Those of us who applauded the Bush41 and Clinton Administrations for moving us closer to free trade might have been tempted to cheer the following passages from the latest State of the Union addressed delivered by Bush43:
We will choose to build our prosperity by leading the world economy – or shut ourselves off from trade and opportunity. In a complex and challenging time, the road of isolationism and protectionism may seem broad and inviting – yet it ends in danger and decline. The only way to protect our people . . . the only way to secure the peace . . . the only way to control our destiny is by our leadership – so the United States of America will continue to lead … The American economy is pre-eminent – but we cannot afford to be complacent. In a dynamic world economy, we are seeing new competitors like China and India. This creates uncertainty, which makes it easier to feed people’s fears. And so we are seeing some old temptations return. Protectionists want to escape competition, pretending that we can keep our high standard of living while walling off our economy. Others say that the government needs to take a larger role in directing the economy, centralizing more power in Washington and increasing taxes. We hear claims that immigrants are somehow bad for the economy – even though this economy could not function without them. All these are forms of economic retreat, and they lead in the same direction — toward a stagnant and second-rate economy … Keeping America competitive requires us to open more markets for all that Americans make and grow. One out of every five factory jobs in America is related to global trade, and we want people everywhere to buy American. With open markets and a level playing field, no one can out-produce or out-compete the American worker.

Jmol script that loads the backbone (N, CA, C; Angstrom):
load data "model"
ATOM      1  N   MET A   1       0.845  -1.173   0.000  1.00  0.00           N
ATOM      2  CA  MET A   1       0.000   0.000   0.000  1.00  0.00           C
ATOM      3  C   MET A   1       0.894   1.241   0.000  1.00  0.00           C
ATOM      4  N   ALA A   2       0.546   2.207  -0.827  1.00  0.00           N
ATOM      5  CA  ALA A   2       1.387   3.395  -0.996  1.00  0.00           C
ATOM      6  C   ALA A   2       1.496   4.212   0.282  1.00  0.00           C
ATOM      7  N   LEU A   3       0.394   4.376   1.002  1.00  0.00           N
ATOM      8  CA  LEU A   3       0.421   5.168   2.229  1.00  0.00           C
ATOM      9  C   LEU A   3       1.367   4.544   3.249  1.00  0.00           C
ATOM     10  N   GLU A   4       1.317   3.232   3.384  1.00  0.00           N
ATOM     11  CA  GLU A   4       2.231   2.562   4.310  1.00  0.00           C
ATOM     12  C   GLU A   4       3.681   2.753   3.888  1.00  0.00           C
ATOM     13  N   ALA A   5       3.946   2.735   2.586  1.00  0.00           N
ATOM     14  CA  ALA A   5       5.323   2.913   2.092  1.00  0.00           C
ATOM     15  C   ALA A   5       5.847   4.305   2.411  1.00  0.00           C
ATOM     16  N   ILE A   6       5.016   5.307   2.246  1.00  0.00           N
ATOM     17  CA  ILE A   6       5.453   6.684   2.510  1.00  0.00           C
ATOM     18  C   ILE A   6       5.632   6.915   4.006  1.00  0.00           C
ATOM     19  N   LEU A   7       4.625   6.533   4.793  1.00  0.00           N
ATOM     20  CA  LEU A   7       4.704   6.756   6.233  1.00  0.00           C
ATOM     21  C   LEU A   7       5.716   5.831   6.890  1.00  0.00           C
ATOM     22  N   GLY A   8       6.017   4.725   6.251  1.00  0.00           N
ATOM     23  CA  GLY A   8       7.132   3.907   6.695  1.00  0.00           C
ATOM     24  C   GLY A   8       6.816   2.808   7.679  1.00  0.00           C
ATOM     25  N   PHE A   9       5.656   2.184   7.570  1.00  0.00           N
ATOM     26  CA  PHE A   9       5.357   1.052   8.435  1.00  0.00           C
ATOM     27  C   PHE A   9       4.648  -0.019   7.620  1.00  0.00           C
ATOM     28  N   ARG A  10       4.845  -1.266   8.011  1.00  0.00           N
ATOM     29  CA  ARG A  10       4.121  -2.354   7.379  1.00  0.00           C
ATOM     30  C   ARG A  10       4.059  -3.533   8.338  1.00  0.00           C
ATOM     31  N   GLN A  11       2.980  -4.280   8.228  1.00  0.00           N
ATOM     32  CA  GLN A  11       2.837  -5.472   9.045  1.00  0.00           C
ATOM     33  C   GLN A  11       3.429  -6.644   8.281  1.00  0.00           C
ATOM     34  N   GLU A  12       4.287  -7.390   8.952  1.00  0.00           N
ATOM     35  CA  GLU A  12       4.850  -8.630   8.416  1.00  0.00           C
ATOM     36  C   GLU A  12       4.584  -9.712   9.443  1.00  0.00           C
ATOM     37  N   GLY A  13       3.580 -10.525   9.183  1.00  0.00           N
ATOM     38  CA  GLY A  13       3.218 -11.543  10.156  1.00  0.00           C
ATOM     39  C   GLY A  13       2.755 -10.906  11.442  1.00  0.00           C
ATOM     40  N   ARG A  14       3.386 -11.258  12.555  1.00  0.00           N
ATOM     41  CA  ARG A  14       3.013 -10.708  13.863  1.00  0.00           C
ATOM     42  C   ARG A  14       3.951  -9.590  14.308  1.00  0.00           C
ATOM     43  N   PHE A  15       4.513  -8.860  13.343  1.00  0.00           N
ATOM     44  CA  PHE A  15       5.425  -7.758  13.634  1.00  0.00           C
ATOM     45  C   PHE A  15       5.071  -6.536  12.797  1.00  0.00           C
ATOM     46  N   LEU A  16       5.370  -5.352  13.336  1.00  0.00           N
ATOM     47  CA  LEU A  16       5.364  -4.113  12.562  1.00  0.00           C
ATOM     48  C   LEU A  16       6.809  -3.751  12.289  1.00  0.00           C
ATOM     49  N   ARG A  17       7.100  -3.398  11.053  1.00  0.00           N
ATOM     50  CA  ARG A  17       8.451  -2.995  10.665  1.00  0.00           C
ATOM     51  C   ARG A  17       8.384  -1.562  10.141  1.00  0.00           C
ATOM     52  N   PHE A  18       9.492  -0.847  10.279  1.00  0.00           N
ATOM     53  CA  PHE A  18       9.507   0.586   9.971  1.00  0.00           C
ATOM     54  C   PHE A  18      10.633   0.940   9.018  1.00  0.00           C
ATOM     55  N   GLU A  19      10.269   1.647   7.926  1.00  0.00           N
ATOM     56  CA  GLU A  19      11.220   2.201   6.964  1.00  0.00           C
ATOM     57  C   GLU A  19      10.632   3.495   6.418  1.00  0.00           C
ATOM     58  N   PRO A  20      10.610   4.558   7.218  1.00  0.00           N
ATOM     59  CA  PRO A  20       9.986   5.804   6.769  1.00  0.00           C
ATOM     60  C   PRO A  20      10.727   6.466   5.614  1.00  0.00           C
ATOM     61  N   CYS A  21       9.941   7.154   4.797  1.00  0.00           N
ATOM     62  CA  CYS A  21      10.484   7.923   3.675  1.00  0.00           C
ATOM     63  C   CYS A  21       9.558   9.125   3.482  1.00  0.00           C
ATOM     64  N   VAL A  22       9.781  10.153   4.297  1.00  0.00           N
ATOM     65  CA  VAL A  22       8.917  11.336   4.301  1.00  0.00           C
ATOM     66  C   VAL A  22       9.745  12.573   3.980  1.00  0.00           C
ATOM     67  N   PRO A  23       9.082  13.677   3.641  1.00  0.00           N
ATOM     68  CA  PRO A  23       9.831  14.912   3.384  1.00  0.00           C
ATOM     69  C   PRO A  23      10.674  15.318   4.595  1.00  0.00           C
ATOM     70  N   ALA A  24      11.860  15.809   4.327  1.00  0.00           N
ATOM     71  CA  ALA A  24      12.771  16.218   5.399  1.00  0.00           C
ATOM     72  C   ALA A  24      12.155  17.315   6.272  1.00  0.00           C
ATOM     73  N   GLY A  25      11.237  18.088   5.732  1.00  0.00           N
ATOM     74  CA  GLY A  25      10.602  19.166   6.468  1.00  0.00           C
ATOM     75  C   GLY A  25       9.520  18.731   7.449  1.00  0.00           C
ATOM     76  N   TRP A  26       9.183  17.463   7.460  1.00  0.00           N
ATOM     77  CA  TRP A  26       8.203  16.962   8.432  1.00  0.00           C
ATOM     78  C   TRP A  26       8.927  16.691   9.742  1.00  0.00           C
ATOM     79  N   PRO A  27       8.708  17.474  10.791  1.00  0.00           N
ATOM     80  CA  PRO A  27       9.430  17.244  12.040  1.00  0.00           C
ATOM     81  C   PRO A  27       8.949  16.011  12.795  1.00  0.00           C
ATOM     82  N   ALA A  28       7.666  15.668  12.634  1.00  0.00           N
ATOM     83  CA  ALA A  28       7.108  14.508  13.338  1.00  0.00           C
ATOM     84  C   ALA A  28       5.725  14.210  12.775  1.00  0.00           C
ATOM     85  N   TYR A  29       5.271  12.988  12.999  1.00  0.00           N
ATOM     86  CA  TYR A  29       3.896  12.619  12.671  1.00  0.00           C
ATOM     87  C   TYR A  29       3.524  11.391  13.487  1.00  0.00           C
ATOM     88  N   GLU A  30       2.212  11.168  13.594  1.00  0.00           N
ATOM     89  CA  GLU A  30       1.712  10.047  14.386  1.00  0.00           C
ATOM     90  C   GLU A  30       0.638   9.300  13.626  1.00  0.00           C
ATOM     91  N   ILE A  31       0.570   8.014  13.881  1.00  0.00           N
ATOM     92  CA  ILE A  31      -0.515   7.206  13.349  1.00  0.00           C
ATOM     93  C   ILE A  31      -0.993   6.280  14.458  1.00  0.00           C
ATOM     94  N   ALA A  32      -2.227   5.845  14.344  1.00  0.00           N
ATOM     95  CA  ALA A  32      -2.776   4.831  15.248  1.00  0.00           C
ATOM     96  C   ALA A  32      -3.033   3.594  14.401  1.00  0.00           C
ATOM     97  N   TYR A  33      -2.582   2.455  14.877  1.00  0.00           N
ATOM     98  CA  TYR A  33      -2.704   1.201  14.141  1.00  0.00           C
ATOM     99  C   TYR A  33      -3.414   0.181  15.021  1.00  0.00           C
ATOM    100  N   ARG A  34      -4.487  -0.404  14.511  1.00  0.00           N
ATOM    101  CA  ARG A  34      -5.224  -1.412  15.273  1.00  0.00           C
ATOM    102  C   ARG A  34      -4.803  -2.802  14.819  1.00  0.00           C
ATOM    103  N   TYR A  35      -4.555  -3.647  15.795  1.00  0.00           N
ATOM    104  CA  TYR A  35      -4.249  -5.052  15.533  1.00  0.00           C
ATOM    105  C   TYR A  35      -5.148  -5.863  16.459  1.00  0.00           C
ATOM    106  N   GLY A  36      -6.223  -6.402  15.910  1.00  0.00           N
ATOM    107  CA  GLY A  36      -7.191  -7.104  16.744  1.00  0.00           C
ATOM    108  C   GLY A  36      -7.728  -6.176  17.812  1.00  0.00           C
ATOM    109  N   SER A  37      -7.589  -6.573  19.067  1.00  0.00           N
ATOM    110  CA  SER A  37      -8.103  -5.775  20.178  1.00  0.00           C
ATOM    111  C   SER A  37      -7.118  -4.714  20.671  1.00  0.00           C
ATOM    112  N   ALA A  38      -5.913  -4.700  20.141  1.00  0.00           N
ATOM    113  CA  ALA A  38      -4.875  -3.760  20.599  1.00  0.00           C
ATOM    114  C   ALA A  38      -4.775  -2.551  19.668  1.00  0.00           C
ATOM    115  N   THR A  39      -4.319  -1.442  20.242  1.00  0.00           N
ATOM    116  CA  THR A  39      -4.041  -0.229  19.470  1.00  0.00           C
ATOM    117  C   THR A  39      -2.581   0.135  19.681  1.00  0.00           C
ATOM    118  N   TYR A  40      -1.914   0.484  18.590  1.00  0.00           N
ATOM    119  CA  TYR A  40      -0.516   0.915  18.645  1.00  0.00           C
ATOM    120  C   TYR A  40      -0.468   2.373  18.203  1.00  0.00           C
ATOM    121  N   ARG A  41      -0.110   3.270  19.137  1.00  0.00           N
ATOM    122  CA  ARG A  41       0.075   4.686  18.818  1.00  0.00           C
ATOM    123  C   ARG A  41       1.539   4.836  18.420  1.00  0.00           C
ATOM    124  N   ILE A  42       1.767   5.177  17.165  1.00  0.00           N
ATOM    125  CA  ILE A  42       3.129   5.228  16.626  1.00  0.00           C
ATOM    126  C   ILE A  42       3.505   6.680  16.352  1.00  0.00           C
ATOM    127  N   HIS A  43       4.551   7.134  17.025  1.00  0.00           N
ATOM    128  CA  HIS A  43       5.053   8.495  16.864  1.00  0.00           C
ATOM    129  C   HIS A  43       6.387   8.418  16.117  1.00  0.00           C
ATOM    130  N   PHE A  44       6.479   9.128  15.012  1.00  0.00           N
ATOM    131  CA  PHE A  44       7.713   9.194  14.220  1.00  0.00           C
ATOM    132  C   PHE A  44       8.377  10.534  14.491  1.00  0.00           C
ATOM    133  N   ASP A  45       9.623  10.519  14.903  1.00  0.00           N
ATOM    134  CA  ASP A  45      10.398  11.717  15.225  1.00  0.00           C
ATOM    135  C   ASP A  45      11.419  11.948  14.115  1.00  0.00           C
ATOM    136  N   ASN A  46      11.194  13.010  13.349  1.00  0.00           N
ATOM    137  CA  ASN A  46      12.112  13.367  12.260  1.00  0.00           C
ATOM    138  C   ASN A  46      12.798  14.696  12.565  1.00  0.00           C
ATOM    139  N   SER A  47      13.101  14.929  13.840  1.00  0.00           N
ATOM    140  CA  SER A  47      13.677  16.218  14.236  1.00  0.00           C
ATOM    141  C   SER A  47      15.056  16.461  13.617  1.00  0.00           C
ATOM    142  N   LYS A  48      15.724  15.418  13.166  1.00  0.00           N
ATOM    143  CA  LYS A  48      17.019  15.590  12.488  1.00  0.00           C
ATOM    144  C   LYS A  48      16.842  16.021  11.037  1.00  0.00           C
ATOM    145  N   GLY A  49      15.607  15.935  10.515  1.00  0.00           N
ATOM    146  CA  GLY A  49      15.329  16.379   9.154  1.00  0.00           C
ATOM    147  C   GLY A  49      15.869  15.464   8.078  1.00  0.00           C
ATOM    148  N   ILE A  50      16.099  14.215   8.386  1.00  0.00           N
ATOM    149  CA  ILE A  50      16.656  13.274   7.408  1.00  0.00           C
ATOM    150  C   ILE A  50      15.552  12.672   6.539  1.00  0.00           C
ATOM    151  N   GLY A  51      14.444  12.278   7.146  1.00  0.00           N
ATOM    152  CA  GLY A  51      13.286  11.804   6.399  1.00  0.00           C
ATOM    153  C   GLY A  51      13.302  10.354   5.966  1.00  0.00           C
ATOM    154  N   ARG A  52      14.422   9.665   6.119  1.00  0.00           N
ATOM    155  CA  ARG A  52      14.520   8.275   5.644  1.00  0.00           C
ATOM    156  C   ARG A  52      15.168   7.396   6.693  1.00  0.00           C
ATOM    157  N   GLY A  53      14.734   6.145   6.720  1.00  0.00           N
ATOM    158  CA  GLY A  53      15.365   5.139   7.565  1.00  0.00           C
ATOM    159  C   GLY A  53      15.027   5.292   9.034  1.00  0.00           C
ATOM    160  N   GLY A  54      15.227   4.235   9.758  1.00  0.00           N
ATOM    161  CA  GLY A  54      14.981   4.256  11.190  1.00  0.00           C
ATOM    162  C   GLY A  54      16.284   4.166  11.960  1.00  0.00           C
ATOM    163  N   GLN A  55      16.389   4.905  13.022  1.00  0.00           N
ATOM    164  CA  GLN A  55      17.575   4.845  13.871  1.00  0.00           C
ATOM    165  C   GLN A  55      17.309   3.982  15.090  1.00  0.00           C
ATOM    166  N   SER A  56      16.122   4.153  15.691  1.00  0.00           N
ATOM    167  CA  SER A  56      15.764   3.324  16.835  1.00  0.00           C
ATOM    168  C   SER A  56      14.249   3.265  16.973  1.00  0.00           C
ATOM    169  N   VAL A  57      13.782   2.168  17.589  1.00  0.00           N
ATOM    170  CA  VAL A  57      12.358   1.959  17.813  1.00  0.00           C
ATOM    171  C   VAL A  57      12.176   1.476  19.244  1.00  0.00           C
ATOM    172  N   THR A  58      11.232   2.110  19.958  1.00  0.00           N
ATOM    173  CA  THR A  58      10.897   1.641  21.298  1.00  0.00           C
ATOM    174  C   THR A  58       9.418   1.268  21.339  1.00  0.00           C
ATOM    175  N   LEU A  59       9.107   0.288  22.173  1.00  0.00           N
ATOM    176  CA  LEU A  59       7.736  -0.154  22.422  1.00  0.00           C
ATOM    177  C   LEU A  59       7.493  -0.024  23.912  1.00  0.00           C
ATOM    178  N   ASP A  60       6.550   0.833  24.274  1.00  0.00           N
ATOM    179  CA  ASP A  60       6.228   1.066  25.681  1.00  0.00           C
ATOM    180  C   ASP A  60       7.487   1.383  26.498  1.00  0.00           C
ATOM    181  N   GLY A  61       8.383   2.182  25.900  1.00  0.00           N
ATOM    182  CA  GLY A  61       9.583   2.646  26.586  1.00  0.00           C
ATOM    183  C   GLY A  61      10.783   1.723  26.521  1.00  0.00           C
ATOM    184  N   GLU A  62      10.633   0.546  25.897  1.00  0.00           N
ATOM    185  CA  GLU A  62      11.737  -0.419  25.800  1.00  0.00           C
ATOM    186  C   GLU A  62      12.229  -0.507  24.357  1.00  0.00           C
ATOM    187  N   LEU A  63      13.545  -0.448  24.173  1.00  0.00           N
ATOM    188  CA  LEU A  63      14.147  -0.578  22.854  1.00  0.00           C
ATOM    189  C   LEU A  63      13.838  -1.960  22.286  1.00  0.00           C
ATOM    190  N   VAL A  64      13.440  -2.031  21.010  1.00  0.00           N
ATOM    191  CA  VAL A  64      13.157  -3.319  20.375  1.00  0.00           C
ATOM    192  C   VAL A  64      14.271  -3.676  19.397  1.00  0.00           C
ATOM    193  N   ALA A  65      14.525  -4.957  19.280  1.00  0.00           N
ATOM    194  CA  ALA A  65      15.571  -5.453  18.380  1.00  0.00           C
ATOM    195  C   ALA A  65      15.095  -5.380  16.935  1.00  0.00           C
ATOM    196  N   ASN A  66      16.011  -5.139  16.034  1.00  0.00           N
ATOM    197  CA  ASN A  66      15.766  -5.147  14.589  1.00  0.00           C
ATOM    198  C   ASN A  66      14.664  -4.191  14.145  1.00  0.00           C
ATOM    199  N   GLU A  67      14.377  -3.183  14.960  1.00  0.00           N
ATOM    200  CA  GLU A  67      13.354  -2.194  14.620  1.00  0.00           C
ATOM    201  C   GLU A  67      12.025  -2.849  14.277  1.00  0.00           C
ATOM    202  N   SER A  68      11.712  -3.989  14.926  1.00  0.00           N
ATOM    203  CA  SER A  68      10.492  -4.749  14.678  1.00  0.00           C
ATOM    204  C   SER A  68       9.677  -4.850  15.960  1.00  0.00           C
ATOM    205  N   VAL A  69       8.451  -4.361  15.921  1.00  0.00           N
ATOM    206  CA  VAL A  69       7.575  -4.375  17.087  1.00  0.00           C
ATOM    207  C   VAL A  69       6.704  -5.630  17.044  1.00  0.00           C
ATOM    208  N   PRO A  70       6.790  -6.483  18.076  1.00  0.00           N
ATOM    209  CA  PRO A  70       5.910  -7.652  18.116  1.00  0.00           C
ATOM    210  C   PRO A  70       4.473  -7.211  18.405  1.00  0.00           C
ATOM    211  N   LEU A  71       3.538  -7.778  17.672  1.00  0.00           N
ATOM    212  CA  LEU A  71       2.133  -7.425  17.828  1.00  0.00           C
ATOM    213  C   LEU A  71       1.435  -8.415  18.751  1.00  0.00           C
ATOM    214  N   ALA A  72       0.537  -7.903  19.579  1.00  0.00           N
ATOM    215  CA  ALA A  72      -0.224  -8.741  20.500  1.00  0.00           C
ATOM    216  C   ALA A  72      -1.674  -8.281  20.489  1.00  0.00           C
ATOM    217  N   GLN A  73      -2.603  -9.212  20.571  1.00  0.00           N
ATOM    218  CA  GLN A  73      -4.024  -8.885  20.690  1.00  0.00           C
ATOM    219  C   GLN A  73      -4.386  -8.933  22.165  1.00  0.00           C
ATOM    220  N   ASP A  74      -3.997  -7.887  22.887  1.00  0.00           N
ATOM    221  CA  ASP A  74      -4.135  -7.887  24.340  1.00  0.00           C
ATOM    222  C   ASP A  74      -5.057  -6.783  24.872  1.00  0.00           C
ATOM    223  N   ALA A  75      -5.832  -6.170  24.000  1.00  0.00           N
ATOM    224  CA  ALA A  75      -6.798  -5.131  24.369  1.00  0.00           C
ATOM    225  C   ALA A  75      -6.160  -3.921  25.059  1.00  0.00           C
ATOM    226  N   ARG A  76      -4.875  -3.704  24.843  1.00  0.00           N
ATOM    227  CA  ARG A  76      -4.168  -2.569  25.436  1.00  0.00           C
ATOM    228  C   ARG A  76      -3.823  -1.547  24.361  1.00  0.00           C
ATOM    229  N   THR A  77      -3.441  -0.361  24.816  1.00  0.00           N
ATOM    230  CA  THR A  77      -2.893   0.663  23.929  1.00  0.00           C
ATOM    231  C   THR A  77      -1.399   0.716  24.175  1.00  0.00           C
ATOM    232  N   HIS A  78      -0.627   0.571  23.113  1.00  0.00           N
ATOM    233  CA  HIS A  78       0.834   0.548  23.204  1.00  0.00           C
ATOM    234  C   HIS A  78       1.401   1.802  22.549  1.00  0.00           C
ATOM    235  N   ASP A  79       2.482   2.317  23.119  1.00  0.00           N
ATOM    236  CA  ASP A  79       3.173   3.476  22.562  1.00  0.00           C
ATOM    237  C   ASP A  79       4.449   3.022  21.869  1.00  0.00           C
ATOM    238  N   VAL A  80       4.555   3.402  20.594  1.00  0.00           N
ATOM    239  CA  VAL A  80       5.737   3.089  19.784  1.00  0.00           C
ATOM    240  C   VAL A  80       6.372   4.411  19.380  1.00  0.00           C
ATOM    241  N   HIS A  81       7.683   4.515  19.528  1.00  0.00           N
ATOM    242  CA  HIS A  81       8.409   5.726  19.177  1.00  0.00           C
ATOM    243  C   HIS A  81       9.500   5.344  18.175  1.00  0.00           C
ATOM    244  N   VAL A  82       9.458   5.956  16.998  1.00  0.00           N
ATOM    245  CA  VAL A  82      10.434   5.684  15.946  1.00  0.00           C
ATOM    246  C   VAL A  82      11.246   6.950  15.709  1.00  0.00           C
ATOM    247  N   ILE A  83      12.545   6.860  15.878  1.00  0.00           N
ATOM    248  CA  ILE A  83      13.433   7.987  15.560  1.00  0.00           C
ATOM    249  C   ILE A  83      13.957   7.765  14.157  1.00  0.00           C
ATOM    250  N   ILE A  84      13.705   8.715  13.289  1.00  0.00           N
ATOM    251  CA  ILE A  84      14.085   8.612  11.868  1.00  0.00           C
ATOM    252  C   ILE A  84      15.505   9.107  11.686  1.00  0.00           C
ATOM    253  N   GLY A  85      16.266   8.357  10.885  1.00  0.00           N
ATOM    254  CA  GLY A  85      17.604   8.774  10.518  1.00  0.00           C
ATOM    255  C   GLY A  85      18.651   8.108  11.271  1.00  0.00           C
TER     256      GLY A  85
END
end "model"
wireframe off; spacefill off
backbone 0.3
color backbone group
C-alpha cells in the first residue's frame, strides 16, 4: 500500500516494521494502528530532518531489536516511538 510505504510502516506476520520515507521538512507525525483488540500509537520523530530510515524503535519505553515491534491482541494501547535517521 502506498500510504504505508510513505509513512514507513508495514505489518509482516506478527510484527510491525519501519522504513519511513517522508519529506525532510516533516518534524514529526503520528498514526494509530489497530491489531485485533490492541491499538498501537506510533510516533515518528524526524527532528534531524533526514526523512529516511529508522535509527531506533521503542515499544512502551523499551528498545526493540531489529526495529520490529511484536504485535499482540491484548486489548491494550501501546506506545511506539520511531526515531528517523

As I heard these remarks, two thoughts emerged. First – this Administration has had a dismal record on free trade. Secondly – let’s focus on “this creates uncertainty”. Indeed, there are those who do suffer economic losses from opening our markets to global competition. Since the President is recognizing the reality of economic uncertainty, one has to wonder why he is pushing his ownership society, which is essentially efforts to reduce the means to mitigate uncertainty – such as health and retirement insurance.
Later, we heard the following:
Keeping America competitive requires affordable energy. Here we have a serious problem: America is addicted to oil, which is often imported from unstable parts of the world … Breakthroughs on this and other new technologies will help us reach another great goal: to replace more than 75 percent of our oil imports from the Middle East by 2025. By applying the talent and technology of America, this country can dramatically improve our environment . . . move beyond a petroleum- based economy . . . and make our dependence on Middle Eastern oil a thing of the past.
Brad DeLong points us to the White House having to backpedal on this promise, while Kevin Drum notes that the White House continues to flip-flop on this issue. Kevin’s Political Animal colleague, Christina Larson demonstrates that the only way the government can achieve Bush’s promise is trade protection. So why do conservatives argue that George W. Bush is for free trade?